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Domaine Ricard L’Effrontée 2011

Domaine Ricard L’Effrontée 2011

The marriage between variety and residual sugar, with or without the complicating features that come from botrytis, is a complex one. As an extreme example of a combination that didn’t work, I submit as evidence an experimental sweet Cabernet Franc from Anjou I tasted with its creator, a famed (and since retired) vigneron from the Loire Valley, more than a few years ago. He had made it after botrytis had taken hold in a vineyard of Cabernet Franc. Rather than discarding the fruit afflicted by rot and seeking out what could be salvaged, he instead embraced it, as one might have done if it were a field of nobly rotten Chenin Blanc. The wine, with its curiously faded, red-grey-brown hue (botrytis seems to strip the pigments from red grapes and the resulting wine), and its funky aromas and flavours, fell rather sort of what anyone with a half-functioning palate would want to drink. The Ligérian winemaker, I am glad to say, felt the same, and did not see fit to repeat the experiment.

In fact red varieties work well with residual sugar (any glass of Recioto, Maury, Banyuls or Port would tell you that, of course), it was botrytis that was the problem. Many (or should that be most?) of the world’s sweeter styles are based on botrytis though, in part at least, and so we should not be surprised that in the world of sweet wine, white varieties rule. What is perhaps more surprising, though, is that just a handful of varieties dominate the scene. In Alsace and the vineyards of Germany, there is Riesling, in the Loire Valley we have Chenin Blanc, and in Bordeaux there is Semillon. There are many others of course, Gewurztraminer, Pinot Gris, Malvoisie, Muscat, various Austrian varieties and so on. But the first three varieties undoubtedly rule the roost.

Domaine Ricard L'Effrontée 2011

Having said that, despite the region’s great success with Chenin Blanc in the moelleux style, many Loire Valley vignerons are ready to try their hand with other varieties. This includes Sauvignon Blanc, a variety that plays a supporting role in Sauternes, Barsac, Cérons, Cadillac, Saussignac and the other sweet wines of Bordeaux and South-West France, but which is occasionally to allowed to shine alone. L’Extravagant de Doisy-Daëne in Barsac, the cuvée created by the Dubourdieu family in the 1990 vintage, is perhaps the most iconic example. Another fine but less commonly encountered example is Cuvée Paul, the late-harvest Sancerre from the Cotat family. There are others, but they come along with only slightly greater frequency than a Goutte d’Or cuvée in Vouvray. In other words, not very often.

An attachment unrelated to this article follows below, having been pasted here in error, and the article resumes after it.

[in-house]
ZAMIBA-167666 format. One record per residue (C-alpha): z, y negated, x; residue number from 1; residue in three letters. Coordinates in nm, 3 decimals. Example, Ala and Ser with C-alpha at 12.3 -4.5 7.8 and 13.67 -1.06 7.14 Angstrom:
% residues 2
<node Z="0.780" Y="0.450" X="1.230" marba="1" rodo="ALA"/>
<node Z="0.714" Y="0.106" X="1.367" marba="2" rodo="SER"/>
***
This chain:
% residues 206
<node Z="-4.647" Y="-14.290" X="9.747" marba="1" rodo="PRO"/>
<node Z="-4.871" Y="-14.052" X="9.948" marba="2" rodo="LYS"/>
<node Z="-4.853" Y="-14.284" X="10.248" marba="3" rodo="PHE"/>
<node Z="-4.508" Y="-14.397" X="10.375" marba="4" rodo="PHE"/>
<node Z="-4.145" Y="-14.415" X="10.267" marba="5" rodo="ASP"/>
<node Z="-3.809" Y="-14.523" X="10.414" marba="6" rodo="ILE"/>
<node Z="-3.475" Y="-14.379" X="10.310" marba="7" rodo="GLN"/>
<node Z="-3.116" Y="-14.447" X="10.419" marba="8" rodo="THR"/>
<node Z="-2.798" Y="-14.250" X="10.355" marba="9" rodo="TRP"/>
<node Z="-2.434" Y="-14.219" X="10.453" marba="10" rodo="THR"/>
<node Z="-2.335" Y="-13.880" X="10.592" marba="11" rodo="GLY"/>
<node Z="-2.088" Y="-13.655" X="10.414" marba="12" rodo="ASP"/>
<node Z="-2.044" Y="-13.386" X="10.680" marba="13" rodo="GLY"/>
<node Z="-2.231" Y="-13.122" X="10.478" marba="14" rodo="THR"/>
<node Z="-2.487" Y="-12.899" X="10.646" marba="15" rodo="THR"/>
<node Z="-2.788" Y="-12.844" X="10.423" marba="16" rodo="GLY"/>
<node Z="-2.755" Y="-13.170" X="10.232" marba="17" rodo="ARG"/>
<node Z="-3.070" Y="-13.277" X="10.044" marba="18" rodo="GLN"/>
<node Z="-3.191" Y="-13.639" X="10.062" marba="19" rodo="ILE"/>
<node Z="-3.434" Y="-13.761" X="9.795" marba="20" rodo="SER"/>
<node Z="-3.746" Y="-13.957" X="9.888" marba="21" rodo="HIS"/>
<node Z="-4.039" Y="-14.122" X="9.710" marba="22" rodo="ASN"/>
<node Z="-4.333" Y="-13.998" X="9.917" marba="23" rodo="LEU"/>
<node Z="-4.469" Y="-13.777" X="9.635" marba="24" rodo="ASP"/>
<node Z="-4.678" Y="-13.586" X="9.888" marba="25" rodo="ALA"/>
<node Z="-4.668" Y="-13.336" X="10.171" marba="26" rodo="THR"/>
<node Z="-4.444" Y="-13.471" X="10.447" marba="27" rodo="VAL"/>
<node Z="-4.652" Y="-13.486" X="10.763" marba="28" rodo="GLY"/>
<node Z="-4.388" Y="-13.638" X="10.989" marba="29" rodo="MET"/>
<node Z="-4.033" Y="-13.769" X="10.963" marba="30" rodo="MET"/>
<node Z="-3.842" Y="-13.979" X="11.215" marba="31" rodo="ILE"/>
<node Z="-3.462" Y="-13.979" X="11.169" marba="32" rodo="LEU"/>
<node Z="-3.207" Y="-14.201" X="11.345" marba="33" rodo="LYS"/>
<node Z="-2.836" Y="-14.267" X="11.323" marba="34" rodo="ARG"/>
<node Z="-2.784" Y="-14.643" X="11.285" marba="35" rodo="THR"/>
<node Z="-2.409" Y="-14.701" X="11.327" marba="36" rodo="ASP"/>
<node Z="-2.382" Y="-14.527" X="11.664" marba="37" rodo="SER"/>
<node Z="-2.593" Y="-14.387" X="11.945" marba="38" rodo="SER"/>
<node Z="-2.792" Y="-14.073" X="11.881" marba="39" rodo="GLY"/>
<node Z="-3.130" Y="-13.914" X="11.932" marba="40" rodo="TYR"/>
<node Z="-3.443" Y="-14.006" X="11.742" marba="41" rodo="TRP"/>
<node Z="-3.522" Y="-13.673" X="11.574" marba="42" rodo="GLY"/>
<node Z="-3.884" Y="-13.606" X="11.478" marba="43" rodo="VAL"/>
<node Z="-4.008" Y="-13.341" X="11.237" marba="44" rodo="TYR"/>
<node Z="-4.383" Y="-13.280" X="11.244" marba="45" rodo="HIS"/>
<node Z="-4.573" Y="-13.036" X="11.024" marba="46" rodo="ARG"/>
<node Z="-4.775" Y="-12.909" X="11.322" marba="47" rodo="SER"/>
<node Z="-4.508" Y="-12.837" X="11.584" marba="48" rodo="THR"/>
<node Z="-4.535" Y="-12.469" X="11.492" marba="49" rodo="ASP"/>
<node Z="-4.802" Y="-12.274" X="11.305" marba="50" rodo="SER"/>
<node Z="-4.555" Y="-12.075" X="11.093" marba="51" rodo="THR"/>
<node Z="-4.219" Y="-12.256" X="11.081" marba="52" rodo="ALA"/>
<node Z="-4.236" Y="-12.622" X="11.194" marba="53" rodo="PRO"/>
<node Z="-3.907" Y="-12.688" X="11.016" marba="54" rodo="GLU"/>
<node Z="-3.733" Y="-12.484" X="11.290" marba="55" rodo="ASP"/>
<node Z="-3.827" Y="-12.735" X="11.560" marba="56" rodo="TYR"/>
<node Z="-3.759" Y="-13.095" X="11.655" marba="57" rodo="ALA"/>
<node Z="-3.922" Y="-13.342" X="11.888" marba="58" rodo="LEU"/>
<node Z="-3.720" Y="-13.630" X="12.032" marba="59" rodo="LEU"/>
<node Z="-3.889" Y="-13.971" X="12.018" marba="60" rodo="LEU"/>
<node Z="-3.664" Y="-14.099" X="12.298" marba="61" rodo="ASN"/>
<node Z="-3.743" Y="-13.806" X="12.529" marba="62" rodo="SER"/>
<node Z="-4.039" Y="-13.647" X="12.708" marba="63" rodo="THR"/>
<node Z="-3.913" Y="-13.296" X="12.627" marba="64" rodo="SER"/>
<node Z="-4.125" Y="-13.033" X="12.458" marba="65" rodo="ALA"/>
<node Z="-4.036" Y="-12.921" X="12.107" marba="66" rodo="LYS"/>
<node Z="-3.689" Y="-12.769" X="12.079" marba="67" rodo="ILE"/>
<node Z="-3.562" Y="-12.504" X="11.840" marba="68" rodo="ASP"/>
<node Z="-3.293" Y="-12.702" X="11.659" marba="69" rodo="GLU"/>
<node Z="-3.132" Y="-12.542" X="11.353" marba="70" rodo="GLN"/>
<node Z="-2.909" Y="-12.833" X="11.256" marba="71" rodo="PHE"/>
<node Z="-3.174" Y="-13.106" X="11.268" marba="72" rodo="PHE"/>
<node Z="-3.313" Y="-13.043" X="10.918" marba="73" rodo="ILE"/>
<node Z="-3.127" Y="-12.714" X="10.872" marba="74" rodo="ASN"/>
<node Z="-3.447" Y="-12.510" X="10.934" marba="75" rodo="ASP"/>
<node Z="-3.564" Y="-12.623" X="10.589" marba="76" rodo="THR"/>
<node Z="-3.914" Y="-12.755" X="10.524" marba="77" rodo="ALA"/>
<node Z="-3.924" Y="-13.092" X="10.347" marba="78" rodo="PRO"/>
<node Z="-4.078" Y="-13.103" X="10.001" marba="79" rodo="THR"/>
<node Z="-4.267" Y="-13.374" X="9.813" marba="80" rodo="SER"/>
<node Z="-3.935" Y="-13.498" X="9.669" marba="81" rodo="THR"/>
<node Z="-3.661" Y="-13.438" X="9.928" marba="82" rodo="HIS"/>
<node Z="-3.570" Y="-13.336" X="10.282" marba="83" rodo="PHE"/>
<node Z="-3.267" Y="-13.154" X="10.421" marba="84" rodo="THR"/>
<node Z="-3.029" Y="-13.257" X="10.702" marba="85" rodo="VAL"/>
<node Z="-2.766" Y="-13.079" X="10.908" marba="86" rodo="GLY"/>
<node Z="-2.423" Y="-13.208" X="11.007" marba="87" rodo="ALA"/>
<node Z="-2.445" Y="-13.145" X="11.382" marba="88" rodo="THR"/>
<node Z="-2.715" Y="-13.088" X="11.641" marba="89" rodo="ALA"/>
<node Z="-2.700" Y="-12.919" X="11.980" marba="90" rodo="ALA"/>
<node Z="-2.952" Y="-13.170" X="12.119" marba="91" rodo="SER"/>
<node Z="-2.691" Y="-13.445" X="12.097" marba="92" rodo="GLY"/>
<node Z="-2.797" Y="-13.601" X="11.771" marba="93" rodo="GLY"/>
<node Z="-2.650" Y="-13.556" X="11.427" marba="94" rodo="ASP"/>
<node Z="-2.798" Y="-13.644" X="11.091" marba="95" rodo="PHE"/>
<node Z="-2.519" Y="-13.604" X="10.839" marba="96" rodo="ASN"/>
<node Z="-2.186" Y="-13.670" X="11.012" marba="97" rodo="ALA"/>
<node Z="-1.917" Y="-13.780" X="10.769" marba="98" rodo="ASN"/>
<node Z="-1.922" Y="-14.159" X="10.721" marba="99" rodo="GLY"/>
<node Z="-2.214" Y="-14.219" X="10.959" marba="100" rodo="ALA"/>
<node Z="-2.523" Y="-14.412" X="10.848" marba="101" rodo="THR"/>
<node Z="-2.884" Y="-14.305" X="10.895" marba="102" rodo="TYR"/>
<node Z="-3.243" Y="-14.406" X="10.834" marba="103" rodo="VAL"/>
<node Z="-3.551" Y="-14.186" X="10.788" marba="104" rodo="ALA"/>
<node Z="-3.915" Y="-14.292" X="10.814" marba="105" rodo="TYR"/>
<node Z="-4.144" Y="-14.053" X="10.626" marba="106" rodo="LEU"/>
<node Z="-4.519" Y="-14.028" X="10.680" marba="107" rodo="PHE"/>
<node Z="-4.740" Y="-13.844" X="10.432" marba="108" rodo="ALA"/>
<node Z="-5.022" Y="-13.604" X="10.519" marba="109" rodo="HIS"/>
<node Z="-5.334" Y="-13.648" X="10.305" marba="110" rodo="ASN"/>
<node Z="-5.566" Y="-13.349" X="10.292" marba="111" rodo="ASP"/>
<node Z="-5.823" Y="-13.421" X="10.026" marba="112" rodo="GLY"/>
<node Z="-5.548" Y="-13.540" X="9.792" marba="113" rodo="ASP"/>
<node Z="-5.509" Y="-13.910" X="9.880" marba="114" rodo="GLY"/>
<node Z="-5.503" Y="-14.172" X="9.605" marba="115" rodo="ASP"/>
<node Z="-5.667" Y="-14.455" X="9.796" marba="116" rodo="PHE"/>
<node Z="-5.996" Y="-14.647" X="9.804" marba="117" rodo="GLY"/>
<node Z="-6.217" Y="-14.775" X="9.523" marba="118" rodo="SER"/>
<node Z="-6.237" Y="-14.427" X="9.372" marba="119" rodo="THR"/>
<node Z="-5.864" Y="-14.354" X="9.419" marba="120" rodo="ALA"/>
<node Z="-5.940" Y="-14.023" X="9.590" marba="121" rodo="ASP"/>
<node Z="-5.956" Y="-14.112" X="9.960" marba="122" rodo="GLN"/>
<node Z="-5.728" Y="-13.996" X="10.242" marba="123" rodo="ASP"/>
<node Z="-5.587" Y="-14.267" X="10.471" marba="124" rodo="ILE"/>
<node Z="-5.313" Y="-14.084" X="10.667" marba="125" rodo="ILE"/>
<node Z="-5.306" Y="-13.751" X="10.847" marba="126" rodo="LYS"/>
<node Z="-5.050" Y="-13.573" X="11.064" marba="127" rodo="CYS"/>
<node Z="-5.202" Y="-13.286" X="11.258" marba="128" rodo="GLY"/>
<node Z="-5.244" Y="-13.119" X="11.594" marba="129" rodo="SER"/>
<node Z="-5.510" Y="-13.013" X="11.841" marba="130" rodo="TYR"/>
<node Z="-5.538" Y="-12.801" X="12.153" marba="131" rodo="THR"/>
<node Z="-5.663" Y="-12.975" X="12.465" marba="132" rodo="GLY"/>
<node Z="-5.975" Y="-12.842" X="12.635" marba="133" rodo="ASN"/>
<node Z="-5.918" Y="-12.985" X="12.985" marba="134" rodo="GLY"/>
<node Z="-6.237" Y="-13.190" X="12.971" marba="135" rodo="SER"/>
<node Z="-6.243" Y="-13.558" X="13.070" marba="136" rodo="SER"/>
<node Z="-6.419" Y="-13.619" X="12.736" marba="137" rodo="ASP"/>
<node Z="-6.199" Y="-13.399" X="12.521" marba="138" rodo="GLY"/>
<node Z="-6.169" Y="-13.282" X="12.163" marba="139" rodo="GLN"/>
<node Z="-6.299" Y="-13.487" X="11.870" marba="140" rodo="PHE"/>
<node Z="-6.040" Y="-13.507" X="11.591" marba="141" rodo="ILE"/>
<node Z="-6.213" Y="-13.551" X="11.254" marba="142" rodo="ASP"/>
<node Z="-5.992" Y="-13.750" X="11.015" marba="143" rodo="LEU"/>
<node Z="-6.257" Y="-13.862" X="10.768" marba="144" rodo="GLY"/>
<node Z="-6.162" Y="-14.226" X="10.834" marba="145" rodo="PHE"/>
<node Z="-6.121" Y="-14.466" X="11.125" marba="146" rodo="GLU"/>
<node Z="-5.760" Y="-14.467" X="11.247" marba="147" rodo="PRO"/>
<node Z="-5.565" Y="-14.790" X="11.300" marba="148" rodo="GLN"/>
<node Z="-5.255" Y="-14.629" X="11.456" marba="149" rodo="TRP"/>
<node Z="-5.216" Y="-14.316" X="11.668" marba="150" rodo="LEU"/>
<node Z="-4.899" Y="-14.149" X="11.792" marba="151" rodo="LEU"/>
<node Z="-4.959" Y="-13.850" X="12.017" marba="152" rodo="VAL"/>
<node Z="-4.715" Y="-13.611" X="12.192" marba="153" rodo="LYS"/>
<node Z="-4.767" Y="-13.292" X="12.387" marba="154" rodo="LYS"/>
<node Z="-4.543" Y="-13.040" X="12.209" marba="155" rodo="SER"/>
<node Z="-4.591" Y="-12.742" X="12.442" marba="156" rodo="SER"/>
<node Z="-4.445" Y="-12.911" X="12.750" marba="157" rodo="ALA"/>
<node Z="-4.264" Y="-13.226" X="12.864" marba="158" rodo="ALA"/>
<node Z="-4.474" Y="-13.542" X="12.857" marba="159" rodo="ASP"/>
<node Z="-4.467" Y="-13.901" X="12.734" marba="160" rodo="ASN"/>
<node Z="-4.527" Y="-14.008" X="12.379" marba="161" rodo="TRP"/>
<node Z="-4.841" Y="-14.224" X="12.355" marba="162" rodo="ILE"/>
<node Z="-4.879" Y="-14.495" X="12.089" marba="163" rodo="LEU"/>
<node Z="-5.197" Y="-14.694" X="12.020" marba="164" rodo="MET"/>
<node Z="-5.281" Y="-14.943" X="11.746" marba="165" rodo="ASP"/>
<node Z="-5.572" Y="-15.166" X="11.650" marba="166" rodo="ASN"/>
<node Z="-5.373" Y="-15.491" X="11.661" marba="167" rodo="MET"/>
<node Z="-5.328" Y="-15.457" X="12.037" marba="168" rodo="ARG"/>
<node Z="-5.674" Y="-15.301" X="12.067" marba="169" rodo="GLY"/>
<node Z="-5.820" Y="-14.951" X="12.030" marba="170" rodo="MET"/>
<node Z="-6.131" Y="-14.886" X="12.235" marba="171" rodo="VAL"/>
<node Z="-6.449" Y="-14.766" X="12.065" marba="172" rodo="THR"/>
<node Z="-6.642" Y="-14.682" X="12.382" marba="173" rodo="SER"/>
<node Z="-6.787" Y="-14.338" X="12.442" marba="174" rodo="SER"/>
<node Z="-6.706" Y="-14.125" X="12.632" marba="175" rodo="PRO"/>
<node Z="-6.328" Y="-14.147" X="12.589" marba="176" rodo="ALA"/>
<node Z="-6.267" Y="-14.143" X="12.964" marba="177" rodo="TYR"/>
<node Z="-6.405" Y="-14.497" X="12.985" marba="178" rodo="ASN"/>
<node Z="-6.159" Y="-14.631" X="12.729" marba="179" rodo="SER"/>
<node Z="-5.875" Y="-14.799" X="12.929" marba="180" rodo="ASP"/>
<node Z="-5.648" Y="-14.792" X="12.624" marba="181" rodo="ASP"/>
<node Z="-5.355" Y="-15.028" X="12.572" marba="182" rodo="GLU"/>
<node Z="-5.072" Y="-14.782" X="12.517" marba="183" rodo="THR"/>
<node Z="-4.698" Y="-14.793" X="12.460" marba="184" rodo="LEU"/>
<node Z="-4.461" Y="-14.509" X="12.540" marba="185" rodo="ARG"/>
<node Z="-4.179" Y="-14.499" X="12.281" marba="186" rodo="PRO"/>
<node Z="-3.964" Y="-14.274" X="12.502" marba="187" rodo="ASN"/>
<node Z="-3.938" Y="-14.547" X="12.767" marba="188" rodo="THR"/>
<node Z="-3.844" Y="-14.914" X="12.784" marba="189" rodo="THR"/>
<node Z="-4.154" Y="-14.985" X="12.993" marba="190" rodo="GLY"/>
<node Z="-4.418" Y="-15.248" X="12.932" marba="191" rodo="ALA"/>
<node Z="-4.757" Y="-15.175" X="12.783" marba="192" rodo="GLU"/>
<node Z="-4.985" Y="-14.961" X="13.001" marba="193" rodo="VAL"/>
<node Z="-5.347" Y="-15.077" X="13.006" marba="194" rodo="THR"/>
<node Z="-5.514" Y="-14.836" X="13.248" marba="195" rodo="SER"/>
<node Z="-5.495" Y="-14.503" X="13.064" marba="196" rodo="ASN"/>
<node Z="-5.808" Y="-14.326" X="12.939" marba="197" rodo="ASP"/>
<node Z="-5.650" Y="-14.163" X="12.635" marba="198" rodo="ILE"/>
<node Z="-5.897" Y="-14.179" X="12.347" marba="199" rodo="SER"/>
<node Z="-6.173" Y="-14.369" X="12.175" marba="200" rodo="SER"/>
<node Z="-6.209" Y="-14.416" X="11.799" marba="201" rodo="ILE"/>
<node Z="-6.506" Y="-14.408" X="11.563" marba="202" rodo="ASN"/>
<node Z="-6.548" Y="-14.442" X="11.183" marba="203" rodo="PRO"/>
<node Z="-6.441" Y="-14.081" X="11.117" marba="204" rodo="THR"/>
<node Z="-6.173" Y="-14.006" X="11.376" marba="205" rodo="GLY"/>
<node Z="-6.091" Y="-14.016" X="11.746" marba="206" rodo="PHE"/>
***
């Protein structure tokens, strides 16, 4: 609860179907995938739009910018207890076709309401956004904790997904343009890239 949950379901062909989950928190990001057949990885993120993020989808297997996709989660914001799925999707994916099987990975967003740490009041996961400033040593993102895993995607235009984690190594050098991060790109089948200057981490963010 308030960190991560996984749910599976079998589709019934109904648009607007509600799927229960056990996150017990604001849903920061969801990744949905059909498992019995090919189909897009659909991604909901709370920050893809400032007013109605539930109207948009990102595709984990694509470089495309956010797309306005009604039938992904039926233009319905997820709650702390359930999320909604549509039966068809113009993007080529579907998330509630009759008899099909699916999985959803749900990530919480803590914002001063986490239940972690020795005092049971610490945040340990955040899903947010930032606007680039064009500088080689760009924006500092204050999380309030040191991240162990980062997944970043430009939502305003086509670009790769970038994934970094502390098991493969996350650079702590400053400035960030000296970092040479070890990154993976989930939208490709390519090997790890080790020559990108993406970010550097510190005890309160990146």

To this very short shortlist we can one further example. Vincent Ricard is no stranger to breaking the rules when it comes to Sauvignon Blanc; he is the vigneron behind Vinsans Ricard, the sparkling Sauvignon Blanc I have featured twice before in recent years, in the 2016 and 2014 vintages. This time he has done something a little different; in 2011, that superb vintage which also saw Philippe Foreau produce the aforementioned Goutte d’Or cuvée (in only the third-ever vintage, after 1947 and 1990), Vincent left a portion of his harvest on the vine to dehydrate and concentrate. And presumably to pick up a touch of botrytis. He and his team eventually picked the fruit one evening in November, at a yield of just 9 hl/ha, and with a potential alcohol of 24%, a figure which any self-respecting vigneron working in the Coteaux du Layon or Coteaux de l’Aubance appellations would be more than happy with.

The 2011 L’Effrontée from Vincent Ricard has an imposing, burnished, orange-golden hue in the glass. This intense hue is matched by the complex concentration on the nose, which suggests a multifaceted sweetness. There are scents of orange blossom here, apricot and coconut, vanilla flower, lychee and raspberry, all coated with a thin veil of oxidation which brings to mind memories of warm hay, wild flowers and perfumed cloves. There follows a very confident and creamed palate, intensely viscous and sweet, and certainly more liquoreux than moelleux in terms of texture, with richly botrytised caramel and vanilla nuances. It has 11% alcohol, which means (looking at the potential alcohol) the residual sugar is probably well over 200 g/l, and the wine’s texture is certainly in keeping with that. It has a fresh acidity, although it struggles to cope with the wine’s intense concentration. All the same, there is no denying its impressive, sweet and peppery energy. It is an intriguing wine of some quality, and while I remain fascinated by Ligérian experiments making moelleux wines with Sauvignon Blanc, not to mention Melon de Bourgogne, Romorantin, Malvoisie and a host of other (all white) varieties, I don’t think those vignerons working with Chenin Blanc need lose any sleep. Not just yet, anyway. 92/100 (15/4/19)

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